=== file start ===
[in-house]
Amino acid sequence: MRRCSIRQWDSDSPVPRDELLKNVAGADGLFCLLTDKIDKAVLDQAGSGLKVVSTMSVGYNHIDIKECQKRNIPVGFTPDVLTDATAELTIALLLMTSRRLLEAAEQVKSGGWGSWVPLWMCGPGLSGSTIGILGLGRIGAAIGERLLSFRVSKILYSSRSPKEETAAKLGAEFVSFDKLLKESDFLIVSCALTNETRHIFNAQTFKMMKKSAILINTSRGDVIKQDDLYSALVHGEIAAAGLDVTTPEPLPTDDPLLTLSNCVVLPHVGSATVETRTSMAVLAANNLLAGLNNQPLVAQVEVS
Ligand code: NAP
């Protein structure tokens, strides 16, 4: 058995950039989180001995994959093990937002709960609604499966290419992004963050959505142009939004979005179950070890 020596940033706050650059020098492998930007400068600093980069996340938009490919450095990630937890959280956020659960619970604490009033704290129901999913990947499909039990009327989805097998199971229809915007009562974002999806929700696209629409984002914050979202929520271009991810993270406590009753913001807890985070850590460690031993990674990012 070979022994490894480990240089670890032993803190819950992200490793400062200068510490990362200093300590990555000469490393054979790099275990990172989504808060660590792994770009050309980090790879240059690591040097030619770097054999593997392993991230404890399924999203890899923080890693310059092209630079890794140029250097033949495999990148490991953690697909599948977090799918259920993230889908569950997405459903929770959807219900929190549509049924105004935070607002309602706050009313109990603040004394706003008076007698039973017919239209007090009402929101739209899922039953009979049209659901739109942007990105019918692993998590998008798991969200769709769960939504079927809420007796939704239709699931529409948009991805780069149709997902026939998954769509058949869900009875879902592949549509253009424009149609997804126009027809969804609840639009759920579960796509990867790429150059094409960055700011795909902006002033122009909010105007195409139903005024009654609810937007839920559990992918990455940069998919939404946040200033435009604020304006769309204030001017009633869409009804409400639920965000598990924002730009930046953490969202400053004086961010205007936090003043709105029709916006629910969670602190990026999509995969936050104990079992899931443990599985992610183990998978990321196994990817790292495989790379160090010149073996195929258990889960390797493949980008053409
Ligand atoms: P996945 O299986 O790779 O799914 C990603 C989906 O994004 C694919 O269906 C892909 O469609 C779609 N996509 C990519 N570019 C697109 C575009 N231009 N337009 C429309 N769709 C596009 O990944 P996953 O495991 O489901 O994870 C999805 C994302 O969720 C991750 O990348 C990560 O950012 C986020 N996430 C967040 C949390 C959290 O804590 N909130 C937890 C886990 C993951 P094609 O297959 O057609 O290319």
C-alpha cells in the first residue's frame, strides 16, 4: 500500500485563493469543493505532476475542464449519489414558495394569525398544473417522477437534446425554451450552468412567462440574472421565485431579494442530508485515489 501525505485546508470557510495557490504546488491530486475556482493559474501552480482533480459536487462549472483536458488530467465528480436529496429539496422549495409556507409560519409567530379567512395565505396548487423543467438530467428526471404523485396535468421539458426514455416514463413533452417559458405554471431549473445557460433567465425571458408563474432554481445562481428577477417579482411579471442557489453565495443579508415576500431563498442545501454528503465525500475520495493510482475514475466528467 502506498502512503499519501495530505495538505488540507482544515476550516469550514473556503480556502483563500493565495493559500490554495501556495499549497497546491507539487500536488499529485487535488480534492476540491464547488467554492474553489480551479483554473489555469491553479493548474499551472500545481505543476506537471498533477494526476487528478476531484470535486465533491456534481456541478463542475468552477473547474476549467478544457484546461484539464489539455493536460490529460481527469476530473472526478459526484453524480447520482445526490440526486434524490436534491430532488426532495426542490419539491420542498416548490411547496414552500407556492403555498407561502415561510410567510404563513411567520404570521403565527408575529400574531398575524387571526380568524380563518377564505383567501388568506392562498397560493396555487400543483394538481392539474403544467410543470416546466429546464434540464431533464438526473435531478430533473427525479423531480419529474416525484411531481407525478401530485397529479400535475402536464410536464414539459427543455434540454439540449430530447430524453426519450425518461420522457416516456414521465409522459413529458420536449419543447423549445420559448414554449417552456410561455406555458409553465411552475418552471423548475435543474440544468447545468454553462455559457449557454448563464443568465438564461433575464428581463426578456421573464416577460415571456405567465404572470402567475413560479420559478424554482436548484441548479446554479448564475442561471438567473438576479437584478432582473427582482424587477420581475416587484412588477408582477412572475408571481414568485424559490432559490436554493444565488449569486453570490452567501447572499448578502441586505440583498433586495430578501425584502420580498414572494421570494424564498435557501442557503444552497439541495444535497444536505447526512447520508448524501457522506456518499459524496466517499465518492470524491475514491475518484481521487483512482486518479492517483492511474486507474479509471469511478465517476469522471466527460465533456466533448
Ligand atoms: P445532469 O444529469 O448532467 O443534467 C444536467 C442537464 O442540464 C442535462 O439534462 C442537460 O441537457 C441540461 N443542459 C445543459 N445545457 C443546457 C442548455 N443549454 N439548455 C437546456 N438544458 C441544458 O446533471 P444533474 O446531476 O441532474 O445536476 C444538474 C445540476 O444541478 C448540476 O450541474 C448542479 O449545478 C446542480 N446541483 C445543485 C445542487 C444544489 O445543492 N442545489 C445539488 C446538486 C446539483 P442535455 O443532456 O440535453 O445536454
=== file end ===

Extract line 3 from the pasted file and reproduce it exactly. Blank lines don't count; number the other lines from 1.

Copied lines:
Ligand code: NAP